In subsequent years, Wain’s cats began to walk upright, smile broadly, and use other exaggerated facial expressions and would wear sophisticated, contemporary clothing. Wain’s illustrations showed cats playing musical instruments, serving tea, playing cards, fishing, smoking, and enjoying a night at the opera. Such anthropomorphic portrayals of animals were very popular in Victorian England and were often found in prints, on greeting cards and in satirical illustrations such as those of John Tenniel.
Wain was a prolific artist over the next thirty years, sometimes producing as many as several hundred drawings a year. He illustrated about one hundred children’s books, and his work appeared in papers, journals, and magazines, including the Louis Wain Annual, which ran from 1901 to 1915. His work was also regularly reproduced on the picture postcards, and these are highly sought after by collectors today. In 1898 and 1911 he was chairman of the National Cat Club.
Wain’s illustrations often parody human behavior, satirizing fads, and fashions of the day. He wrote, “I take a sketch-book to a restaurant, or other public places, and draw the people in their different positions as cats, getting as near to their human characteristics as possible. This gives me doubly nature, and these studies I think [to be] my best humorous work.”
Wain was involved with several animal charities, including the Governing Council of Our Dumb Friends League, the Society for the Protection of Cats, and the Anti-Vivisection Society. He was also active in the National Cat Club, acting as President and Chairman of the committee at times. He felt that he helped “to wipe out the contempt in which the cat has been held” in England.
Despite his popularity, Wain suffered financial difficulty throughout his life. He remained responsible for supporting his mother and sisters and had little business sense. Wain was modest, naive, and easily exploited, ill-equipped for bargaining in the world of publishing. He often sold his drawings outright, retaining no rights over their reproduction. He was easily misled and occasionally found himself duped by the promise of a new invention or other money-making schemes.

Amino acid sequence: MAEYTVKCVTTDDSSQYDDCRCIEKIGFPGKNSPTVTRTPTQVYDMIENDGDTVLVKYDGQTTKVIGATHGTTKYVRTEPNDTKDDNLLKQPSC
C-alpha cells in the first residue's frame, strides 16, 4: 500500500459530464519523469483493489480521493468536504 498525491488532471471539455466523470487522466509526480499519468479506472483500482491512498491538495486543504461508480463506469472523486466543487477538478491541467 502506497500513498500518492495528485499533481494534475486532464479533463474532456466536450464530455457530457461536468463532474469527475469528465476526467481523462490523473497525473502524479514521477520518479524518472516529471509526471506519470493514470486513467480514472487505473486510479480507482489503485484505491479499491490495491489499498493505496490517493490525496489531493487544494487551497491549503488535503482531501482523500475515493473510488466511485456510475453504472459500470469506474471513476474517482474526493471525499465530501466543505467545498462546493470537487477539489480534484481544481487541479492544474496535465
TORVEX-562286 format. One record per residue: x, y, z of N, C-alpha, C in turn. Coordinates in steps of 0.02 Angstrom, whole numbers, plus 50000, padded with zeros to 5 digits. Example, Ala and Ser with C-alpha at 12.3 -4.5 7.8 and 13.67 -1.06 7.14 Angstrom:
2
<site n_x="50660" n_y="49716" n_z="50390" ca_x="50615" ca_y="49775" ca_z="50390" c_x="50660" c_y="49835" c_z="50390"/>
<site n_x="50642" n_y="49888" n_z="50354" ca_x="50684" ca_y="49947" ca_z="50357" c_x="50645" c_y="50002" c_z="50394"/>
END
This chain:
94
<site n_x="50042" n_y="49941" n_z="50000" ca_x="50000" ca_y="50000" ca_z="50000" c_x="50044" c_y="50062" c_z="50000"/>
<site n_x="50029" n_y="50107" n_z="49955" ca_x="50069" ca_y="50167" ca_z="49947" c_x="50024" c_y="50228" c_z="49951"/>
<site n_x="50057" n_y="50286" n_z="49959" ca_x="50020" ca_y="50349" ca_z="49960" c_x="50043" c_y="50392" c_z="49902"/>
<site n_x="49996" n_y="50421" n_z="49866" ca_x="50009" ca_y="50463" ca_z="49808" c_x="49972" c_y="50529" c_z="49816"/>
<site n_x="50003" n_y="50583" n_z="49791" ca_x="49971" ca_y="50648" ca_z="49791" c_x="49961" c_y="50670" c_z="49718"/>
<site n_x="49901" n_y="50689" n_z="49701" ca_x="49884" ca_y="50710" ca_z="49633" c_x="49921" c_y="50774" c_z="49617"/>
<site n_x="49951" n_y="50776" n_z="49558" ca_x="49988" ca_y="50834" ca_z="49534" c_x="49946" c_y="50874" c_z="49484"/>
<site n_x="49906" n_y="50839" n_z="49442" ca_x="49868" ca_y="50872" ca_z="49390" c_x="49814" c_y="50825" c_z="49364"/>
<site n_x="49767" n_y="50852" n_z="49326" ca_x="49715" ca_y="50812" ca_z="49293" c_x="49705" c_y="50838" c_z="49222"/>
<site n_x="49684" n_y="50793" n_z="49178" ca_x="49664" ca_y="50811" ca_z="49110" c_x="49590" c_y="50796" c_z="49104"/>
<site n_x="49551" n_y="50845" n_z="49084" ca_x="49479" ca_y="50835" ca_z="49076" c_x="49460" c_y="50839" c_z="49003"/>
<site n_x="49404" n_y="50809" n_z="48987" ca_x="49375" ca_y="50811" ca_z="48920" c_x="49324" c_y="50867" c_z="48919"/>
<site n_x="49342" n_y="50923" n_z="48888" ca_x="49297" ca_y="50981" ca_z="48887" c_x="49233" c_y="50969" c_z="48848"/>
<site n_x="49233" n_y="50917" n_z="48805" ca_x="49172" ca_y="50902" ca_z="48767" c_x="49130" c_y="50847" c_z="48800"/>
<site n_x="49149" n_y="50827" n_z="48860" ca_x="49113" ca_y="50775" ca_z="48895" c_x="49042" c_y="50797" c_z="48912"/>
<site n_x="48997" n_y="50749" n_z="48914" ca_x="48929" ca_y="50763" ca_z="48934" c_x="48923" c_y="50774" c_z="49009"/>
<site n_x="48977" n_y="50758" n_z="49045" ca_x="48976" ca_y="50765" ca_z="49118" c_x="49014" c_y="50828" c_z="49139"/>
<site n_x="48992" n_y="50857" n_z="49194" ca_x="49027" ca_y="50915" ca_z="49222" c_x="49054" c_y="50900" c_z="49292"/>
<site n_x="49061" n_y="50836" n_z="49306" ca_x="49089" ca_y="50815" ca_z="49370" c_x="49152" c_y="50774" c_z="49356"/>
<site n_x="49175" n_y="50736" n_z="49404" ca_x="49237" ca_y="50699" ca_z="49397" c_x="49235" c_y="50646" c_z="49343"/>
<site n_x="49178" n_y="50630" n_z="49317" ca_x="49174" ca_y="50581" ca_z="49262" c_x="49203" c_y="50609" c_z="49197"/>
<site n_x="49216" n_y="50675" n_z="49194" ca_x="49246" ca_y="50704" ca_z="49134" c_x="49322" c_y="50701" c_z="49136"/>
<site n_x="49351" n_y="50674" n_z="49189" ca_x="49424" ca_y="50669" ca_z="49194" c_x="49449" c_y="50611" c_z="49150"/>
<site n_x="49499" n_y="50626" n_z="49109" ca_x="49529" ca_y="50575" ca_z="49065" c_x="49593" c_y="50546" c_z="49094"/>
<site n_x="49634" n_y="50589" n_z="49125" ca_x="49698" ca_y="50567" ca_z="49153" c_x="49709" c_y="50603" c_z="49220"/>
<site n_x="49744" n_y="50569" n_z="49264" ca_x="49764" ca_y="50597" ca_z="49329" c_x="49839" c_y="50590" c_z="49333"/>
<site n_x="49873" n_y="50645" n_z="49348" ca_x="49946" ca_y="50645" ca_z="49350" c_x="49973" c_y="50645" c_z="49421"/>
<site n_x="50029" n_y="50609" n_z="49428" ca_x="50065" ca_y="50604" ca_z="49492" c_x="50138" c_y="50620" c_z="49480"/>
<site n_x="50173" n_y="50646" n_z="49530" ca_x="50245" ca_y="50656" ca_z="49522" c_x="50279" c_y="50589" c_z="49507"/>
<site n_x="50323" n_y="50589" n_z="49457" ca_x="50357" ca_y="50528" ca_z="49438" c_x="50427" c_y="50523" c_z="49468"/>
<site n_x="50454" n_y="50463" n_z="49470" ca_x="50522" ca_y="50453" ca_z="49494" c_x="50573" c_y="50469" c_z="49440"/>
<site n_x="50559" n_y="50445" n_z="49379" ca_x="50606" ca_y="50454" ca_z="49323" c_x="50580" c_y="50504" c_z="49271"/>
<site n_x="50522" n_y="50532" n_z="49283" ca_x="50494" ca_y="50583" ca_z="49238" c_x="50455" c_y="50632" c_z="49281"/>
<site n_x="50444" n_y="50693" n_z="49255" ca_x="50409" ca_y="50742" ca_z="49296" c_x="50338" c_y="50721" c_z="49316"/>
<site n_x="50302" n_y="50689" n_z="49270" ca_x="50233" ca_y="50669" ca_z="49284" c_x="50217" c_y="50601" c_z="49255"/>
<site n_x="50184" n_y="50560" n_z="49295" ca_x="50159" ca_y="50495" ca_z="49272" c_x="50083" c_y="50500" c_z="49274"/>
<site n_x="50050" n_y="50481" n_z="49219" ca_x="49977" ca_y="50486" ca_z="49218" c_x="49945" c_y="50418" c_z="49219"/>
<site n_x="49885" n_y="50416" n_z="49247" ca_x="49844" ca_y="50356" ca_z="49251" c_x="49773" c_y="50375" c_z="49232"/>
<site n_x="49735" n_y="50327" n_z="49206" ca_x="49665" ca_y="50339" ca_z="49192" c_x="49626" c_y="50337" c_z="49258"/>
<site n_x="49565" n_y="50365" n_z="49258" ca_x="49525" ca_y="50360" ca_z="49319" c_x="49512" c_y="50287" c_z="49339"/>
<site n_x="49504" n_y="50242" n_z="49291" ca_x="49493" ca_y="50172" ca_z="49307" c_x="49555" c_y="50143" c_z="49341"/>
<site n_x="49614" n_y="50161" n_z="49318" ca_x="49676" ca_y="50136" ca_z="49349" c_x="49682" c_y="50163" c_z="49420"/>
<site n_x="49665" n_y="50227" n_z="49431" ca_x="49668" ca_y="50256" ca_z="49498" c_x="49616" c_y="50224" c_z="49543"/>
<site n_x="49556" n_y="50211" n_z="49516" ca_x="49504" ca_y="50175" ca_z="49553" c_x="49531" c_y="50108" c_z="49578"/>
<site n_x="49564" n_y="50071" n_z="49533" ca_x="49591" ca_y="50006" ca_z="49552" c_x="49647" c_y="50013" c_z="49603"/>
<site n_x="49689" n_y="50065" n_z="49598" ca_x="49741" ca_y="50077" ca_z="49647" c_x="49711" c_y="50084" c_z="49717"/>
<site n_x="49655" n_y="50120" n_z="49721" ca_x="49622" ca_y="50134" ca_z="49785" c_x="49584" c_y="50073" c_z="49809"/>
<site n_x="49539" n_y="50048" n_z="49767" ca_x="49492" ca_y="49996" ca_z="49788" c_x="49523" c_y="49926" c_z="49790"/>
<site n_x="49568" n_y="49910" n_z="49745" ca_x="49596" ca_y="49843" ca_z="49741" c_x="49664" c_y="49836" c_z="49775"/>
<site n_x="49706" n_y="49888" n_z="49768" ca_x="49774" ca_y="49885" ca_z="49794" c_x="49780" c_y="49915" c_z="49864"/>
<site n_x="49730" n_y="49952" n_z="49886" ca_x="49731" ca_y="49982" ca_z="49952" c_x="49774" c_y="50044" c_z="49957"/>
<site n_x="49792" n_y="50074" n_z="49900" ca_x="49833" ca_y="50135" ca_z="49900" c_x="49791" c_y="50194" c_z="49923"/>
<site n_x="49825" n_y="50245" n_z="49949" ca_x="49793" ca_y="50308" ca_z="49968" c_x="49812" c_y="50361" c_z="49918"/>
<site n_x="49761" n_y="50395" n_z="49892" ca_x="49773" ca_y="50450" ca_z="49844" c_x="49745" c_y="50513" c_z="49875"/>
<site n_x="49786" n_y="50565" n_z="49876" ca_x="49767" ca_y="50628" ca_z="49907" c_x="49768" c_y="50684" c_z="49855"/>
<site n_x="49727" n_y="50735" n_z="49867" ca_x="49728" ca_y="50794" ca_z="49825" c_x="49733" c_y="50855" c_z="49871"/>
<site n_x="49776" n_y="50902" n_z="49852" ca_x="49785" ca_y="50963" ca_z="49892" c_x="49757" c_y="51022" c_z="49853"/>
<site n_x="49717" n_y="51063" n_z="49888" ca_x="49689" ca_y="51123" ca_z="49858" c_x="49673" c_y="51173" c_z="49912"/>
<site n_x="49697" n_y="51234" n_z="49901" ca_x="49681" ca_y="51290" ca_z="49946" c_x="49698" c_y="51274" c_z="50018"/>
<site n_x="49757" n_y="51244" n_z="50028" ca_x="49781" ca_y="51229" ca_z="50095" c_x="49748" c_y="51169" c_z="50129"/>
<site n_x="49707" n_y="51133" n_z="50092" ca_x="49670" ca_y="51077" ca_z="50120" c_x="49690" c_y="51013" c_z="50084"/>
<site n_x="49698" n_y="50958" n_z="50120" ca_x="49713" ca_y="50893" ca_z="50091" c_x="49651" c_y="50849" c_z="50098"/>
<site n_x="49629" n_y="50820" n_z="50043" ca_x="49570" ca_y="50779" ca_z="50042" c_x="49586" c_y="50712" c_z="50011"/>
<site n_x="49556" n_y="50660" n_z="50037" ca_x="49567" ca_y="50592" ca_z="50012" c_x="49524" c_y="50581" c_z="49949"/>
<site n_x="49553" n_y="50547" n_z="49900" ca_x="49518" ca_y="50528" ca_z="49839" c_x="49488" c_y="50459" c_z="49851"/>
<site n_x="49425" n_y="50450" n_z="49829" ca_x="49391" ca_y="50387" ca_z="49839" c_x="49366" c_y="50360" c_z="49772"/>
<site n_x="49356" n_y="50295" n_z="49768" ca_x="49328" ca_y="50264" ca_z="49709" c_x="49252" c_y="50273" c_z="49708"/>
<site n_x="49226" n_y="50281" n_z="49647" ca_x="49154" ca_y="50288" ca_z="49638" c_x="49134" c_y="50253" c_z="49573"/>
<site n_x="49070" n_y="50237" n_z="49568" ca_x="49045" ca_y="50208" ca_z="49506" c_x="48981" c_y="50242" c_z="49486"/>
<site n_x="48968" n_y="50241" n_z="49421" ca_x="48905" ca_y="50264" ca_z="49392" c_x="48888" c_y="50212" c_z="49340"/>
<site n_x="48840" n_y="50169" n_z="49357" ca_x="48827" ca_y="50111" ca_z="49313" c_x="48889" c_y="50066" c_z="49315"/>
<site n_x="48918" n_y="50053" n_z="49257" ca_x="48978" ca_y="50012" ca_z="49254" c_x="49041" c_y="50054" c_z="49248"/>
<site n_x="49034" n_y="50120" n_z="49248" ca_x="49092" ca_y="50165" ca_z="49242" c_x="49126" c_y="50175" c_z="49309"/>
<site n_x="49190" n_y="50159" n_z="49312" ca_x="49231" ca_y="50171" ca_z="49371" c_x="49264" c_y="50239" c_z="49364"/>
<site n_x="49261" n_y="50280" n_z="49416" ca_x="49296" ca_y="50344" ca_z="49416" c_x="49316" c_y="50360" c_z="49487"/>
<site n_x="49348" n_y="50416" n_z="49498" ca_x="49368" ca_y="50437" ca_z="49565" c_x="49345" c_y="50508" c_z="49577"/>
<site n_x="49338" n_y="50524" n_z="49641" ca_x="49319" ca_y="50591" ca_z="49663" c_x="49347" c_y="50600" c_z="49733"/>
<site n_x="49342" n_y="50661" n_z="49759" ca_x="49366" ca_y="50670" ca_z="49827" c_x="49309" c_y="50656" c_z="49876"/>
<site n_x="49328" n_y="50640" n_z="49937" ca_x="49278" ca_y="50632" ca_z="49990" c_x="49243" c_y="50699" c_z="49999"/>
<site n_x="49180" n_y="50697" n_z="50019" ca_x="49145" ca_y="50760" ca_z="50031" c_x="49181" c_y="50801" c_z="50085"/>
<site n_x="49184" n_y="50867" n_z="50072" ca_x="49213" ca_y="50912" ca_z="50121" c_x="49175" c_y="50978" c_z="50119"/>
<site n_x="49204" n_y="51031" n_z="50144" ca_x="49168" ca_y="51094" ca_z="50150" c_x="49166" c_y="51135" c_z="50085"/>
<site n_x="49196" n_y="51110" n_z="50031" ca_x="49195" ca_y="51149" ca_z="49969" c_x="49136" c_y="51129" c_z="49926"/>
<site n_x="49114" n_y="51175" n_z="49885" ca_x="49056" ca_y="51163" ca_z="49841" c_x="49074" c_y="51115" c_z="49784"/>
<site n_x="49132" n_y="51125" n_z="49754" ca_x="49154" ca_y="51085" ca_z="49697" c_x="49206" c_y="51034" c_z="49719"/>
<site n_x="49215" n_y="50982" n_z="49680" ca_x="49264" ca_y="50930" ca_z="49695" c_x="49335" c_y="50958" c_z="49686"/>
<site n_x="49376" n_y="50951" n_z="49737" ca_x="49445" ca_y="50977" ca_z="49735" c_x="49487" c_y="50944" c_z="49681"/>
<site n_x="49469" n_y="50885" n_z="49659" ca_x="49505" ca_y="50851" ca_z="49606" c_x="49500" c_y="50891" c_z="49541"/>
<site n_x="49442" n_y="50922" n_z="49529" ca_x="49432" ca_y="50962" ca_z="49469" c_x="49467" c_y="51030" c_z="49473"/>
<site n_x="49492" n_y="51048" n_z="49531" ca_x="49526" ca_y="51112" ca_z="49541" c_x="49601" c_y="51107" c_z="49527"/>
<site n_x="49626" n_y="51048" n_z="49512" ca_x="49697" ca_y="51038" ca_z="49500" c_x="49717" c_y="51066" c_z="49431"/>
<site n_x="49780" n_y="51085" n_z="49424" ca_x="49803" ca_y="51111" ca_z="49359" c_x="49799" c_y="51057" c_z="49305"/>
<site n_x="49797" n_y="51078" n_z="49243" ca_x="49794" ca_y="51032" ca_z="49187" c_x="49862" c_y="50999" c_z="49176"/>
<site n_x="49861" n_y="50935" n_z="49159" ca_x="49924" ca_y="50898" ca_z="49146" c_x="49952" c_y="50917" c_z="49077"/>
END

He traveled to New York in 1907, where he drew some comic strips, such as Cats About Town and Grimalkin, for Hearst newspapers. His work was widely admired, although his critical attitude towards the city made him the subject of sniping in the press. He returned home with even less money than before, due to imprudent investment in a new type of oil lamp.
This cat, like many painted during this period, is shown with abstract patterns behind it. Psychologists have cited this increased abstraction as symptomatic of Wain’s schizophrenia, but others have argued that his “wallpaper cats” simply recall the patterns in his mother’s fabrics.
The onset of Wain’s schizophrenia may have been precipitated by Toxoplasma gondii, a parasite that is excreted by cats in their feces. The theory that toxoplasmosis can trigger schizophrenia is the subject of ongoing research, though the origins of the theory can be traced back as early as 1953.
When his sisters could no longer cope with his erratic and occasionally violent behavior in 1924, Wain was committed to a pauper ward of Springfield Mental Hospital in Tooting. A year later, he was discovered there, and his circumstances were widely publicized, leading to appeals from such figures as H. G. Wells and the personal intervention of Prime Minister Stanley Baldwin. Wain was transferred to the Bethlem Royal Hospital in Southwark, and again in 1930 to Napsbury Hospital near St Albans in Hertfordshire, north of London.
Napsbury was relatively pleasant, with a garden and colony of cats, and he spent his final 15 years there in peace. While he became increasingly deluded, his erratic mood swings subsided, and he continued drawing for pleasure. His work from this period is marked by bright colors, flowers, and intricate and abstract patterns, though his primary subject remained the same. He is buried in his father’s grave at St. Mary’s Roman Catholic Cemetery, Kensal Green, London.